This link shows how to calculate the critical value. If you look at the summation under Data Analysis, you can iterate the value for O (the observed), until you find the number of observed that puts you greater than the critical value from the Chi-square curve. E(The expected) is fixed at 1/3 total of testers for correct responses and 2/3 the total of testers for incorrect responses. You have to do that [(O-E)^2]/E once for the correct responses and once for the incorrect.

The specific Chi-square curve used has one degree of freedom. Data for Chi-square analysis is typically laid out in tables and I believe the degrees of freedom is the number of cells minus 1. These days, you feed the data in and the computer would do the rest. Probably spits out the critical number of responses needed to be significant if its in a stats package.
 

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Deadalus

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I agree with this, from the perspective of having reached the (arbitrarily chosen) significance level or not. That's binary. But that does not mean that failing to reach that significance level means that there is no difference, which is what "the standard blurb" implies. I see nothing wrong with providing, in plain english, a percentage chance that the result was due to random chance. That's what the p-value does anyway, but the plain english would be more understandable. I do understand that it's not the kind of thing that would be written in an experimental research paper, where understanding of p-values is assumed. And I'm not advocating saying "Result was not significant, but boy it was close, so go ahead and pretend it did." I'm just advocating a plain english explanation of what the result means and doesn't mean for the lay person.
They are absolutely not completely neutral with regards to the interpretation of results. In experiments where they find a P-value of, say, 0.06, they use these standard words: "... indicating participants in this xBmt were unable to reliably distinguish..."

A p-value of 0.06 means that if there were actually no detectable difference, there was only a 6% chance that as many (or more) tasters would have chosen the odd beer as actually did. Does that sound to you like there's very likely not a difference?

They absolutely could be completely neutral if they instead said "Results indicate that if there were no detectable difference between the beers, there was a 6% chance of "X" <fill in the blank> or more tasters identifying the beer that was different." That would be neutral and accurate.
My opinion is you should not do that because you are still only telling part of the story. "With 95% confidence, we did not see a difference between the two treatments." If I repeated the experiment 100 times, 95 times I would find no difference. Provided my statistical methodology is correct, I am not violating assumptions, etc. You aren't acknowledging the confidence level in your second quote. Statistically, you should know you will see close values sometimes but you have to have personal confidence in your confidence level. Otherwise you are not confident. So pick it but do it beforehand, a priori, so you are not tempted to do these things. If it is close, trust the test, but maybe in the future verify with a new experiment. But don't undermine your own statistical test otherwise why use it if you don't trust it?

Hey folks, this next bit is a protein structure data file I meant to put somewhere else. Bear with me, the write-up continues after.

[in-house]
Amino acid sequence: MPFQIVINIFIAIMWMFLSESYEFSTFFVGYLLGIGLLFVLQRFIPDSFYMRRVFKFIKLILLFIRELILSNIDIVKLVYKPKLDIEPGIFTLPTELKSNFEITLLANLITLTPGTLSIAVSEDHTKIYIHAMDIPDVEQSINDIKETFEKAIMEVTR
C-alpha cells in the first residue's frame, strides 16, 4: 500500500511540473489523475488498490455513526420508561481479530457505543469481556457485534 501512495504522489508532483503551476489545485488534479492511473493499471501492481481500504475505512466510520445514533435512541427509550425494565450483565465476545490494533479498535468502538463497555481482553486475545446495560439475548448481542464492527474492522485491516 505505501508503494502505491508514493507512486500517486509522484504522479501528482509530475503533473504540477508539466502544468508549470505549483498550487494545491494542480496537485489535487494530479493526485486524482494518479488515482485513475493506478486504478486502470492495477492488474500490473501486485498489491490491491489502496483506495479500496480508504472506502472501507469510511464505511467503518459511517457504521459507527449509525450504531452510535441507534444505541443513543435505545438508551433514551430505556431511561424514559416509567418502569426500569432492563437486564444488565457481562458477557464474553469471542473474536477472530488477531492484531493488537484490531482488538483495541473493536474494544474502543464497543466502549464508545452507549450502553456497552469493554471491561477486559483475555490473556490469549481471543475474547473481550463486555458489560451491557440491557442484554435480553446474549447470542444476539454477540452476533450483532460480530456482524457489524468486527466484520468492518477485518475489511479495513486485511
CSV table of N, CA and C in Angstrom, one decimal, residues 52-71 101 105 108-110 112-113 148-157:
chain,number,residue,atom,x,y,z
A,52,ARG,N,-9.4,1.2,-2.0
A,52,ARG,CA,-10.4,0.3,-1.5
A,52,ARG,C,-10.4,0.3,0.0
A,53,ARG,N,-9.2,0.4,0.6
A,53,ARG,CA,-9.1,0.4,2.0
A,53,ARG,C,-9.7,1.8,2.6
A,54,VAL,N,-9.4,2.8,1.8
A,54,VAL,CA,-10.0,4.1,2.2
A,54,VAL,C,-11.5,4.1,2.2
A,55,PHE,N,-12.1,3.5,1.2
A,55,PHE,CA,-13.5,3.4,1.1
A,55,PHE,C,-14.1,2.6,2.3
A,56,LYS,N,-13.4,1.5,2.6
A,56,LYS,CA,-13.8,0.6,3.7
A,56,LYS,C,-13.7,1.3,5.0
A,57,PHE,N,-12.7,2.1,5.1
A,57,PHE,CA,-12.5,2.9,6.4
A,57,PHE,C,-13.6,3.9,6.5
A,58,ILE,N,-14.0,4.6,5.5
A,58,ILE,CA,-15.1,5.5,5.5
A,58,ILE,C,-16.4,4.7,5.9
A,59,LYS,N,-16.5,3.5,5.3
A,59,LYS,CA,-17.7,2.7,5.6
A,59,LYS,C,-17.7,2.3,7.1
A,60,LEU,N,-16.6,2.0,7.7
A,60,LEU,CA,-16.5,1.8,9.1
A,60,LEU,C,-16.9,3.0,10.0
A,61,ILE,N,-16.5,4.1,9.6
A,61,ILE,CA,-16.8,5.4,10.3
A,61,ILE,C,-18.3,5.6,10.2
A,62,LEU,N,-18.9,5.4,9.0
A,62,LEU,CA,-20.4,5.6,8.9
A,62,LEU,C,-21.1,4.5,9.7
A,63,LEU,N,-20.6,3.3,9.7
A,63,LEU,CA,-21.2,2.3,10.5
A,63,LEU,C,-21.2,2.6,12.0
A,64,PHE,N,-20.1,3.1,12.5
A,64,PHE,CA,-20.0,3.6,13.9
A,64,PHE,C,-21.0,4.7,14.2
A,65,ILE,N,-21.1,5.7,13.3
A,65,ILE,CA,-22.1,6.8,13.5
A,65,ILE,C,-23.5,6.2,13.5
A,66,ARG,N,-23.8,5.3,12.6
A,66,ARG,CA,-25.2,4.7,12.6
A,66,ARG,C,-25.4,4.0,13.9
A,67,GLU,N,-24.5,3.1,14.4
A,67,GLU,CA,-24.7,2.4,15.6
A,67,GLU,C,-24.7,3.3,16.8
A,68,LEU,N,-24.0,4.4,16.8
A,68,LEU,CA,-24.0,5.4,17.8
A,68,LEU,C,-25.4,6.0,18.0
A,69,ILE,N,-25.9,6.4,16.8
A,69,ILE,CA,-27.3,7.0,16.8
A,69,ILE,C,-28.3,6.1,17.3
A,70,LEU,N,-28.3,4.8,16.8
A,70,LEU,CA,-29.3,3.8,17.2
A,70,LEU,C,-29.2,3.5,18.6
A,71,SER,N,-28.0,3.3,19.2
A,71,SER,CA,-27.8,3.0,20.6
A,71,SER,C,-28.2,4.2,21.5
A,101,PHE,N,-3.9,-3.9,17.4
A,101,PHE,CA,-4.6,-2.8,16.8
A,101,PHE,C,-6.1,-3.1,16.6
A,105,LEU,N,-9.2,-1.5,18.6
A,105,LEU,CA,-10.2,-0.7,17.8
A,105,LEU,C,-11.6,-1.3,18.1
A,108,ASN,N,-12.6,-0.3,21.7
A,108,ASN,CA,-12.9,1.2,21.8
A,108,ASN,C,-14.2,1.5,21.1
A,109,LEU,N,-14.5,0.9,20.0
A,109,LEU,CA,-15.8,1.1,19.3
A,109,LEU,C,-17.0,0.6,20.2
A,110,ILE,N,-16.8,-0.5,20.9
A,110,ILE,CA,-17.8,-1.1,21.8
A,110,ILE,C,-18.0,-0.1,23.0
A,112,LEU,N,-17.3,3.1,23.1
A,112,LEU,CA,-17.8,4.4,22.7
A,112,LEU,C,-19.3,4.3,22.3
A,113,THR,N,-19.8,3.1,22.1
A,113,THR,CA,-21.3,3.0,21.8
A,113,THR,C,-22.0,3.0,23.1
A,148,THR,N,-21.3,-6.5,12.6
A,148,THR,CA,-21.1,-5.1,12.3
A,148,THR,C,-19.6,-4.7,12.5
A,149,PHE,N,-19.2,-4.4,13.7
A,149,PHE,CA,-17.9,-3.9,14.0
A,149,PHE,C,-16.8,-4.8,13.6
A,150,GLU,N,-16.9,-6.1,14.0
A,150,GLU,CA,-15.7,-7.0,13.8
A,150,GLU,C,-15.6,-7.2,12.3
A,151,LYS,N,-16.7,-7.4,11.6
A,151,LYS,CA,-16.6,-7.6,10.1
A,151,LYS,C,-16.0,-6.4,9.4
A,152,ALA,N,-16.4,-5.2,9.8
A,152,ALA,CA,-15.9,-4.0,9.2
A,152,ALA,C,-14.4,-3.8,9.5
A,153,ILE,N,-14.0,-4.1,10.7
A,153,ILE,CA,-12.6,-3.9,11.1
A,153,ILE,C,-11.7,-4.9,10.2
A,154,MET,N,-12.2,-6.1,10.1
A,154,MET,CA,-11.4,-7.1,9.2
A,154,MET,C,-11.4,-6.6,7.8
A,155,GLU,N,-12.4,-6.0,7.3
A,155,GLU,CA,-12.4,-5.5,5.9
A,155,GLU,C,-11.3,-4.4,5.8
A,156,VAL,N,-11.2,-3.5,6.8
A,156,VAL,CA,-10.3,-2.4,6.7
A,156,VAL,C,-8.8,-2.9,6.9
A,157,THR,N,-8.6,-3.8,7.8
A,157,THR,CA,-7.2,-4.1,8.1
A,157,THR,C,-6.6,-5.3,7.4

Now one thing that does make me not trust a statistical test is an inadequate sample size.
 

dmtaylor

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Now one thing that does make me not trust a statistical test is an inadequate sample size.
Great point. By my review of the ASTM standard, I figure they should be aiming for at least 40 if not 45+ tasters per experiment for somewhat valid results. Otherwise... meh...
 

eric19312

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Great point. By my review of the ASTM standard, I figure they should be aiming for at least 40 if not 45+ tasters per experiment for somewhat valid results. Otherwise... meh...
It’s flawed. Sure they’d like to get 40 tasters but most of us get about 3 and make no effort to blind them to the style, variable, or expected outcome. But still if you put up a post about your experience brewing and tasting a split batch with your homebrew buddies I’d read it and be interested. If I decided meh I’d probably keep that to myself though.

They make an effort to get rid of confirmation bias in their tests. Thats pretty much the story. Confirmation bias seems to be a powerful bias and when they control its ability to sway results interesting data points that lead to questioning modern understanding of historical practices sometimes emerge. It’s interesting or we’d not still be debating it.
 

Nubiwan

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It’s flawed. Sure they’d like to get 40 tasters but most of us get about 3 and make no effort to blind them to the style, variable, or expected outcome. But still if you put up a post about your experience brewing and tasting a split batch with your homebrew buddies I’d read it and be interested. If I decided meh I’d probably keep that to myself though.

They make an effort to get rid of confirmation bias in their tests. Thats pretty much the story. Confirmation bias seems to be a powerful bias and when they control its ability to sway results interesting data points that lead to questioning modern understanding of historical practices sometimes emerge. It’s interesting or we’d not still be debating it.